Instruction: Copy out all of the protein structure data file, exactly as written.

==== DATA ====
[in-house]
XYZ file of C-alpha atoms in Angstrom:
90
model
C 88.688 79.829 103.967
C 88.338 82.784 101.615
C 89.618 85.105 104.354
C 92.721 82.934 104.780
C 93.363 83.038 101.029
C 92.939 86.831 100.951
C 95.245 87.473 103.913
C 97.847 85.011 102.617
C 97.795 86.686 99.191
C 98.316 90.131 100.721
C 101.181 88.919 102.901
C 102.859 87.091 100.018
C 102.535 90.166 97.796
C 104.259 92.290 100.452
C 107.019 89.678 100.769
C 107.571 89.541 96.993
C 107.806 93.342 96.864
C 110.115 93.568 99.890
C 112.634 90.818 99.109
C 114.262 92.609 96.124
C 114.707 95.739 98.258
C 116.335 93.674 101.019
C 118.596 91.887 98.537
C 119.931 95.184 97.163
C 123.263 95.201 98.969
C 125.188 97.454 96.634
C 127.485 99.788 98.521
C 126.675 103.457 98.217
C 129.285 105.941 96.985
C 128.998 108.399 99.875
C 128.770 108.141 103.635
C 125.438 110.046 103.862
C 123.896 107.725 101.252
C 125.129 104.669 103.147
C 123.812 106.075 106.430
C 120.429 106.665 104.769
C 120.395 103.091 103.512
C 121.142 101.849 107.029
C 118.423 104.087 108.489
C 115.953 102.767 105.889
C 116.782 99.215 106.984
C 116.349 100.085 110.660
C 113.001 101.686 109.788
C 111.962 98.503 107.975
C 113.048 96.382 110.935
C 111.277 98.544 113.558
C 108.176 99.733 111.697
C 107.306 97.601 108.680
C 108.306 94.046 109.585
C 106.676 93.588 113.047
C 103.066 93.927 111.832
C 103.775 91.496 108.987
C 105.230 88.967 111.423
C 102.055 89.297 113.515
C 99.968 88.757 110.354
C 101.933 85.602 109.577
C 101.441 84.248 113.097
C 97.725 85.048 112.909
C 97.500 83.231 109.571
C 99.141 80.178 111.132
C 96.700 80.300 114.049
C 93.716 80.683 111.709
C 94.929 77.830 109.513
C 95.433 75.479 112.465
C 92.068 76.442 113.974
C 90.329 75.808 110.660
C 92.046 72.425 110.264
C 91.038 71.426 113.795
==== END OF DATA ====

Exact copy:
[in-house]
XYZ file of C-alpha atoms in Angstrom:
90
model
C 88.688 79.829 103.967
C 88.338 82.784 101.615
C 89.618 85.105 104.354
C 92.721 82.934 104.780
C 93.363 83.038 101.029
C 92.939 86.831 100.951
C 95.245 87.473 103.913
C 97.847 85.011 102.617
C 97.795 86.686 99.191
C 98.316 90.131 100.721
C 101.181 88.919 102.901
C 102.859 87.091 100.018
C 102.535 90.166 97.796
C 104.259 92.290 100.452
C 107.019 89.678 100.769
C 107.571 89.541 96.993
C 107.806 93.342 96.864
C 110.115 93.568 99.890
C 112.634 90.818 99.109
C 114.262 92.609 96.124
C 114.707 95.739 98.258
C 116.335 93.674 101.019
C 118.596 91.887 98.537
C 119.931 95.184 97.163
C 123.263 95.201 98.969
C 125.188 97.454 96.634
C 127.485 99.788 98.521
C 126.675 103.457 98.217
C 129.285 105.941 96.985
C 128.998 108.399 99.875
C 128.770 108.141 103.635
C 125.438 110.046 103.862
C 123.896 107.725 101.252
C 125.129 104.669 103.147
C 123.812 106.075 106.430
C 120.429 106.665 104.769
C 120.395 103.091 103.512
C 121.142 101.849 107.029
C 118.423 104.087 108.489
C 115.953 102.767 105.889
C 116.782 99.215 106.984
C 116.349 100.085 110.660
C 113.001 101.686 109.788
C 111.962 98.503 107.975
C 113.048 96.382 110.935
C 111.277 98.544 113.558
C 108.176 99.733 111.697
C 107.306 97.601 108.680
C 108.306 94.046 109.585
C 106.676 93.588 113.047
C 103.066 93.927 111.832
C 103.775 91.496 108.987
C 105.230 88.967 111.423
C 102.055 89.297 113.515
C 99.968 88.757 110.354
C 101.933 85.602 109.577
C 101.441 84.248 113.097
C 97.725 85.048 112.909
C 97.500 83.231 109.571
C 99.141 80.178 111.132
C 96.700 80.300 114.049
C 93.716 80.683 111.709
C 94.929 77.830 109.513
C 95.433 75.479 112.465
C 92.068 76.442 113.974
C 90.329 75.808 110.660
C 92.046 72.425 110.264
C 91.038 71.426 113.795